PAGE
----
The exact opposite

College football has seen plenty of stories over the last month about how major programs are suddenly beefing up their scheduling over the long term, so naturally, Larry Scott’s conference is looking at a different approach.

Since Division I split into two subdivisions in 1978, only three FBS schools have refrained from scheduling FCS opponents — Notre Dame, UCLA and USC. That number soon could drop to two.

USC senior associate AD Steve Lopes sat down for an interview with The Athletic on USC’s scheduling philosophy and said the Trojans could soon schedule games with FCS opponents.

“If you start looking at the teams that are available, it’s very limited,” Lopes said. “We’re looking at schools that might not even be FBS, which I don’t think it’s that big of a deal. We may get criticized if and when we do it, but everybody does it. …  Are you going to die on that sword? You can play very good FCS schools that are better than some of the FBS schools you’ll play, the directional schools you’ll play.”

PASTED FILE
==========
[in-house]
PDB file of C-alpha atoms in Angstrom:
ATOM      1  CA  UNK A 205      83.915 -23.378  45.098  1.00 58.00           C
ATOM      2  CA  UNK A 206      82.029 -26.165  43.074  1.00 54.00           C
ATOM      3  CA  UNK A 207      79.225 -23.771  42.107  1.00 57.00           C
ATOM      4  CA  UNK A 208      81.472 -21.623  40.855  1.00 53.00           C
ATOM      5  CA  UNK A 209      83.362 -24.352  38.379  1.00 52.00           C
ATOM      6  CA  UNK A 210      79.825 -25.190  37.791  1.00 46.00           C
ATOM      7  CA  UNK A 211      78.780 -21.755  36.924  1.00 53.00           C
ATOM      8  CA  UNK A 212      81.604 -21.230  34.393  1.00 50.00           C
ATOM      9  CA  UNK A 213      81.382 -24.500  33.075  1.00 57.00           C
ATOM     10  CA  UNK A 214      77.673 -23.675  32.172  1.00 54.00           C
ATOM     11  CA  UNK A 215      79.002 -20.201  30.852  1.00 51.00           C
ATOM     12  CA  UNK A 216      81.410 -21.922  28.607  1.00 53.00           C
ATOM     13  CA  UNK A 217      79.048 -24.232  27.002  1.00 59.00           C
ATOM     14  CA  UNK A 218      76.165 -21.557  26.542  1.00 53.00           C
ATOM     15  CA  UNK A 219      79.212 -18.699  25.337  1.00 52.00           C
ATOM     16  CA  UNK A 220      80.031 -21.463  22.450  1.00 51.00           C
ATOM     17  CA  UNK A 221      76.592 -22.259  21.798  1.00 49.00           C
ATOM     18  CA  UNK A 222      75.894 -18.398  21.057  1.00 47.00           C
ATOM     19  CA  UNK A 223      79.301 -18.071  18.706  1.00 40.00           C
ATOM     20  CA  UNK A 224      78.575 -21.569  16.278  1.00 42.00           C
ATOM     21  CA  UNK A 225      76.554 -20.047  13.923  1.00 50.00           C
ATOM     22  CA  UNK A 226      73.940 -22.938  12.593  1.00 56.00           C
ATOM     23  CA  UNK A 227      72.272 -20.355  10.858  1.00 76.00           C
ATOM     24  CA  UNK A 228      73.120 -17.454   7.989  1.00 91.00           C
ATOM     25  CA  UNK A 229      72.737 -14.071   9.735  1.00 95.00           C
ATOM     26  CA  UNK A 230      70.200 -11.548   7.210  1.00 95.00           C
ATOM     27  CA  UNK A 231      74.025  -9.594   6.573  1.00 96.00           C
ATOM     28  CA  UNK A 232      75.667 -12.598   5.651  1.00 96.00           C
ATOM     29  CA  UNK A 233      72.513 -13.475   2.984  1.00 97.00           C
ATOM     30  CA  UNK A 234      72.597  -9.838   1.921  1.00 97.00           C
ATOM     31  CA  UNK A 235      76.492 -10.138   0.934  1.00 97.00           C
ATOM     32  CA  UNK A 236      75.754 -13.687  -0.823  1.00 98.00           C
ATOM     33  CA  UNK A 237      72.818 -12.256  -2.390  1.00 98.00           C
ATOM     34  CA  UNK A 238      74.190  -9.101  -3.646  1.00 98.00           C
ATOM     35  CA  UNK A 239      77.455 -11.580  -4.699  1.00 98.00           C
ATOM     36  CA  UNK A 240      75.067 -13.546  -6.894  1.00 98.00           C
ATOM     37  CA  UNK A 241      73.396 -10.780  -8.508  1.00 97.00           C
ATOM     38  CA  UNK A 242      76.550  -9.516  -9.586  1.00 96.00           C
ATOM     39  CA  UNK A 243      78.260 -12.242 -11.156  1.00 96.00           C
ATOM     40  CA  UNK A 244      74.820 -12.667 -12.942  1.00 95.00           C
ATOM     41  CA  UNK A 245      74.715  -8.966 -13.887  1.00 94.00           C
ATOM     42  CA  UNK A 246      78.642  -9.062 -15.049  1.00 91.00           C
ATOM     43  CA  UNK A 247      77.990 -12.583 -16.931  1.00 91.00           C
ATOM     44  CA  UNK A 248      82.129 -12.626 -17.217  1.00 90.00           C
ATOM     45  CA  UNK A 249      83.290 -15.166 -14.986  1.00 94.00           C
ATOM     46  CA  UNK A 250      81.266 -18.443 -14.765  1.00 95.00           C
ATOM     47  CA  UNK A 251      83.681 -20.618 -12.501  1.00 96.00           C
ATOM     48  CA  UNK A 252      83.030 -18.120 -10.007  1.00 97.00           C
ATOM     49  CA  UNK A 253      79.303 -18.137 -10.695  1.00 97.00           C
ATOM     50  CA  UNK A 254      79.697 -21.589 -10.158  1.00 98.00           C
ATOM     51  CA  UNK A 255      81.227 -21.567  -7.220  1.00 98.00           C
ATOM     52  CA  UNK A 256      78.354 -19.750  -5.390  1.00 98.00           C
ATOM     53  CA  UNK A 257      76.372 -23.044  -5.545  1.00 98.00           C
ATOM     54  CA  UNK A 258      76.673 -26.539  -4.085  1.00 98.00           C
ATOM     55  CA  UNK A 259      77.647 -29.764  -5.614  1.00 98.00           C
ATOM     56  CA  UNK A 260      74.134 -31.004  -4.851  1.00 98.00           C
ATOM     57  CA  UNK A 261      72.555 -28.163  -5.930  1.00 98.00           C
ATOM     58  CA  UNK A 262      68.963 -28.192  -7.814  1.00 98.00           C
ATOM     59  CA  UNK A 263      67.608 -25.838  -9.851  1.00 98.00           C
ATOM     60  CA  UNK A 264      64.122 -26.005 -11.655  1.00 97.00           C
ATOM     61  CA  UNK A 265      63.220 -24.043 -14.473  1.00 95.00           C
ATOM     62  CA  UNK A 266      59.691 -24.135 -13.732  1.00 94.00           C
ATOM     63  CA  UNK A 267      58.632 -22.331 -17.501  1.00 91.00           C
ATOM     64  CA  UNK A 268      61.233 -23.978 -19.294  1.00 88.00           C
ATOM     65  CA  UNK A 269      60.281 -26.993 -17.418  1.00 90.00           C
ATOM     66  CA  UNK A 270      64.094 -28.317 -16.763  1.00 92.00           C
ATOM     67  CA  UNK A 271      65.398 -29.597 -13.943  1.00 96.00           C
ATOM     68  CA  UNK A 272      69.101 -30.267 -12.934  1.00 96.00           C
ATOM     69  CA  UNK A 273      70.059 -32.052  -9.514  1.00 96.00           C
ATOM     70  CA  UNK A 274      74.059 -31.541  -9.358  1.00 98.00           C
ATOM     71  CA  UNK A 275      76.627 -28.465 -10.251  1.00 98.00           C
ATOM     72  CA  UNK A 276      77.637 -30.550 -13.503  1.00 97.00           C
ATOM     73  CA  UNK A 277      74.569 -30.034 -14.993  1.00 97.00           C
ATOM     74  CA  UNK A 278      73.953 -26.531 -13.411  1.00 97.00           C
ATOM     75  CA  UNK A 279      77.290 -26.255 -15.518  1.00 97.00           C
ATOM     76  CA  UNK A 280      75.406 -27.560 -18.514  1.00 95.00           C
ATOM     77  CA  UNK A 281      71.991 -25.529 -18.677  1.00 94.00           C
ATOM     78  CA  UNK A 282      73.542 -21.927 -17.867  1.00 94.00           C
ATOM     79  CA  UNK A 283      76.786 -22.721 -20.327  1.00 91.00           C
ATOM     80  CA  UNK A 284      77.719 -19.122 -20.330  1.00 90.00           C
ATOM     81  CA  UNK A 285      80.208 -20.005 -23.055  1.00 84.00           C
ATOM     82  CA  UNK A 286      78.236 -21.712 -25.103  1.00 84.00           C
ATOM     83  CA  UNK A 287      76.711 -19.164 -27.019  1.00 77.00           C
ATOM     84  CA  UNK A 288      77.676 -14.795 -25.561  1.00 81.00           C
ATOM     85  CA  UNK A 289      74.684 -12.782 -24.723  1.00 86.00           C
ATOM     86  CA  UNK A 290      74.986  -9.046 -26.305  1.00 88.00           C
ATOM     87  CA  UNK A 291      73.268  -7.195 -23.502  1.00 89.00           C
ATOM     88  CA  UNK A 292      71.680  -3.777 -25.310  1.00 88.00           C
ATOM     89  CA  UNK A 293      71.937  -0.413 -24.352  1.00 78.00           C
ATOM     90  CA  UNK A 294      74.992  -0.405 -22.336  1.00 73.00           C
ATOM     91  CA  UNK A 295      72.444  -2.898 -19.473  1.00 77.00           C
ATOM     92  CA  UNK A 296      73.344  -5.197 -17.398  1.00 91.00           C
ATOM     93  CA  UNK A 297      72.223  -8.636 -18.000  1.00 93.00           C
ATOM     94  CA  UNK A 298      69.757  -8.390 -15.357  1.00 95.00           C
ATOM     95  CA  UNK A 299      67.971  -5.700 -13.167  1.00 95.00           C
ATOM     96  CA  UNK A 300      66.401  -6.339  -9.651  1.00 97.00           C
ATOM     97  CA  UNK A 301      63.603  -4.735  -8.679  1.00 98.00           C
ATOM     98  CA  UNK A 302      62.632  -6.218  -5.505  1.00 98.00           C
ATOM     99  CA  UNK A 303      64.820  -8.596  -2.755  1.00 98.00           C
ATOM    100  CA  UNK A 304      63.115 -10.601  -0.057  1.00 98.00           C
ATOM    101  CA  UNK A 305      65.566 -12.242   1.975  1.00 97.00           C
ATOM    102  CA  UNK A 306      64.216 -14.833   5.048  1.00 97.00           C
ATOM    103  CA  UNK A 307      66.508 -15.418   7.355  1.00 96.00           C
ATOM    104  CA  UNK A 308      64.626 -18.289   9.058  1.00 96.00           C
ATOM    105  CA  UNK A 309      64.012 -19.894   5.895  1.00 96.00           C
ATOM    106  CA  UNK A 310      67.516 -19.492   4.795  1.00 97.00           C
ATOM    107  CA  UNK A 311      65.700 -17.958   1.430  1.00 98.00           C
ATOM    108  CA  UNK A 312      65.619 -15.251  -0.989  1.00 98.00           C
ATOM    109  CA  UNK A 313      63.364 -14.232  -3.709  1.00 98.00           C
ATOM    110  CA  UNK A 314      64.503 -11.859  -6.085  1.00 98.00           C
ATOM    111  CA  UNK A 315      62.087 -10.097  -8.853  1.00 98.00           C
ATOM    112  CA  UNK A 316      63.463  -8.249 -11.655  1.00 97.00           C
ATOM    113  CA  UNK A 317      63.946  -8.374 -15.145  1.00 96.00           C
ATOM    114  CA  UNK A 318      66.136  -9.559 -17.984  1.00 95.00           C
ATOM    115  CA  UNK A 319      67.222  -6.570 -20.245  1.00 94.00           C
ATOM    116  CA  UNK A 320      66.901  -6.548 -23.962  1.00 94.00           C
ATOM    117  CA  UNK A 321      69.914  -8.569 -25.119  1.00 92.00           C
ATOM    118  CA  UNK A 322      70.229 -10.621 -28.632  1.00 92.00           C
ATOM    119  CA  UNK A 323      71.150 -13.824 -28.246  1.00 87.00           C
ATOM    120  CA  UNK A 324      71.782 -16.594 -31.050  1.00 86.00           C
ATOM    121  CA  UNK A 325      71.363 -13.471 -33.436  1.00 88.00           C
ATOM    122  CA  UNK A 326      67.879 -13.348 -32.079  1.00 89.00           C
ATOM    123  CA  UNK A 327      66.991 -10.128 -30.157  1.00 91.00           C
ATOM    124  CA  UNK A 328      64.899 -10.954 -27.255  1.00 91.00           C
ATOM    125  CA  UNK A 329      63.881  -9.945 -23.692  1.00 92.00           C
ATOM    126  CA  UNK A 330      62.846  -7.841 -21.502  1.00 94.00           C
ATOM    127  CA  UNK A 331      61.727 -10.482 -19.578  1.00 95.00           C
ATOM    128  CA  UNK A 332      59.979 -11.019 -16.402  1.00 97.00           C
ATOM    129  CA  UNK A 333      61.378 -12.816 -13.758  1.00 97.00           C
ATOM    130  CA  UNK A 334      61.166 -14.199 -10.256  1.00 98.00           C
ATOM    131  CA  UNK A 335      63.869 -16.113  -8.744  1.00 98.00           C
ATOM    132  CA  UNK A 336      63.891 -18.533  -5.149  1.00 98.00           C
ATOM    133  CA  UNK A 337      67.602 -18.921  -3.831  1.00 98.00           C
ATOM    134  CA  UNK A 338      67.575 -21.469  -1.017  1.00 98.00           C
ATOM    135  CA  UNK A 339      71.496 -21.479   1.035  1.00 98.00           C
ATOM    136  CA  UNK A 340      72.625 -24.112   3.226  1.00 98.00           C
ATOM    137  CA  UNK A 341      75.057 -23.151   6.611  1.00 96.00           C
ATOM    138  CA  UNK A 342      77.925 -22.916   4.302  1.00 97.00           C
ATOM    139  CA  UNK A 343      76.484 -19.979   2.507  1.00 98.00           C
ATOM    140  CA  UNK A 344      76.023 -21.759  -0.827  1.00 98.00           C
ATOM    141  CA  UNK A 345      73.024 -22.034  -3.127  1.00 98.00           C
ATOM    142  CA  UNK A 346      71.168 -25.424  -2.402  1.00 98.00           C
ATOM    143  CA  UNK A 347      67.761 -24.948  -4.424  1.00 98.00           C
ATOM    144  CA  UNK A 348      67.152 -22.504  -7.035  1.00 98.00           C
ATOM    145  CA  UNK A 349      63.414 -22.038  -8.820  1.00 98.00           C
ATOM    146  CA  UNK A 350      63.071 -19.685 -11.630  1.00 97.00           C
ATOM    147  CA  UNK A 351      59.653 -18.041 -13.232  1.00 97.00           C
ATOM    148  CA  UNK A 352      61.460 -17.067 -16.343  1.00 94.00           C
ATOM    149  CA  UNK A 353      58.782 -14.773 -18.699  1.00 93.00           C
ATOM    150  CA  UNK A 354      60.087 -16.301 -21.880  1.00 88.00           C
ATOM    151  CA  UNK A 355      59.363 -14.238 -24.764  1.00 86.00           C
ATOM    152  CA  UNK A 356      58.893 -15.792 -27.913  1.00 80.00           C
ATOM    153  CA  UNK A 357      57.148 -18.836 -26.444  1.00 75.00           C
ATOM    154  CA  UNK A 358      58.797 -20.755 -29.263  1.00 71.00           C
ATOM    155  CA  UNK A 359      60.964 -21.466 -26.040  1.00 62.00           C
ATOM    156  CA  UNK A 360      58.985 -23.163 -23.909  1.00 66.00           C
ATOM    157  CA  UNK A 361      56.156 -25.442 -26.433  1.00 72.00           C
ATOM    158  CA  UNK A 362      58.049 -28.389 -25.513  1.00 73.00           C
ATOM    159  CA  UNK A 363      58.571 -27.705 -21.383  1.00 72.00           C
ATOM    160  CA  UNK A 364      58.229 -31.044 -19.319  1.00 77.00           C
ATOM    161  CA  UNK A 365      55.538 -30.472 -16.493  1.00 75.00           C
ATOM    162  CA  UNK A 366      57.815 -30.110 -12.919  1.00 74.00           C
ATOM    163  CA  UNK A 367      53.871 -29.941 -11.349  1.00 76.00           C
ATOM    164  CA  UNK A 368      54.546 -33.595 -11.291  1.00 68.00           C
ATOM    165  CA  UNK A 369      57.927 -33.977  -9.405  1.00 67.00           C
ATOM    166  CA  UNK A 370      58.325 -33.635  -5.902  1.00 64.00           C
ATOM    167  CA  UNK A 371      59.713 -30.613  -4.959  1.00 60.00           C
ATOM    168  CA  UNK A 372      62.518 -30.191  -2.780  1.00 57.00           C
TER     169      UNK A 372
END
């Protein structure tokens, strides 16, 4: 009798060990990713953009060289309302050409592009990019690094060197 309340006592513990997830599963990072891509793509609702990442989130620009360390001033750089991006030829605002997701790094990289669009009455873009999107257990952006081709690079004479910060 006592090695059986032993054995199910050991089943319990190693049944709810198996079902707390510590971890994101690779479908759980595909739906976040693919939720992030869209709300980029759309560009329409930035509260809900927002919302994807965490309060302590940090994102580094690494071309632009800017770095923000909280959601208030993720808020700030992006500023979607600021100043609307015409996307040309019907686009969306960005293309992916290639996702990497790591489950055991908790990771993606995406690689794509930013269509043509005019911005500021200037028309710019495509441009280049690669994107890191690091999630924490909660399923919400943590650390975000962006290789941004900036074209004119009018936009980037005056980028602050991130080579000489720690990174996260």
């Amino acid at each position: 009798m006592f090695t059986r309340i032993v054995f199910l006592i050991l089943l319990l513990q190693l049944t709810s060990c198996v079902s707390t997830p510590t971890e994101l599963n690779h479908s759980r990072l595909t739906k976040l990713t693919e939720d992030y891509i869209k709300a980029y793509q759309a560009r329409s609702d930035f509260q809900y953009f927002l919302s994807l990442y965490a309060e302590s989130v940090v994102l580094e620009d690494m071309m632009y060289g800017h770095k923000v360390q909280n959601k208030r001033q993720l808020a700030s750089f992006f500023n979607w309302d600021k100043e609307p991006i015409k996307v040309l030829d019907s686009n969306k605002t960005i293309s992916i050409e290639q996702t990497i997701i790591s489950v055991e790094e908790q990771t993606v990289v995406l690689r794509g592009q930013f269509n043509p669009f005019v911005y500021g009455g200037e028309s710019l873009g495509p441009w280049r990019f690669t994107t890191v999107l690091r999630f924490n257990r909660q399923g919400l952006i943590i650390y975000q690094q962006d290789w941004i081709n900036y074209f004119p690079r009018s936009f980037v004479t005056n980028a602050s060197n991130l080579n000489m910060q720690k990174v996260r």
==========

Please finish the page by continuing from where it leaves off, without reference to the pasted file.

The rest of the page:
Whatever gets you through the night, Steve.  As long as it doesn’t affect his equity stake plans, Larry’s cool with it.


Filed under Pac-12 Football

6 responses to “The exact opposite

  1. Dawg19

    Maybe they should consult George.


  2. Macallanlover

    He isn’t wrong about the generalized perception of Power 5 versus Group of 5 and 1AA. I realize it is an easy handle to grasp but competitive games are more important than crushing a Power 5 walkover like Kansas or Rutgers just because of a label. Add to that, the financial considerations and travel distances involved, I find myself in the weird position of defending a Scott quote for once.


  3. Doug

    Hey, USC’s rolling in all that money they got from rich folks trying to buy their kids admission. Gotta spend it somewhere.


  4. stoopnagle

    USC only has to schedule 2 OOC games. It has a 9 game league schedule and a perpetual h/h with Notre Dame. Given the strength of the Pac12, this is a bad idea, Wiley.


  5. UGA '97

    Larry Scott the new Bill Delaney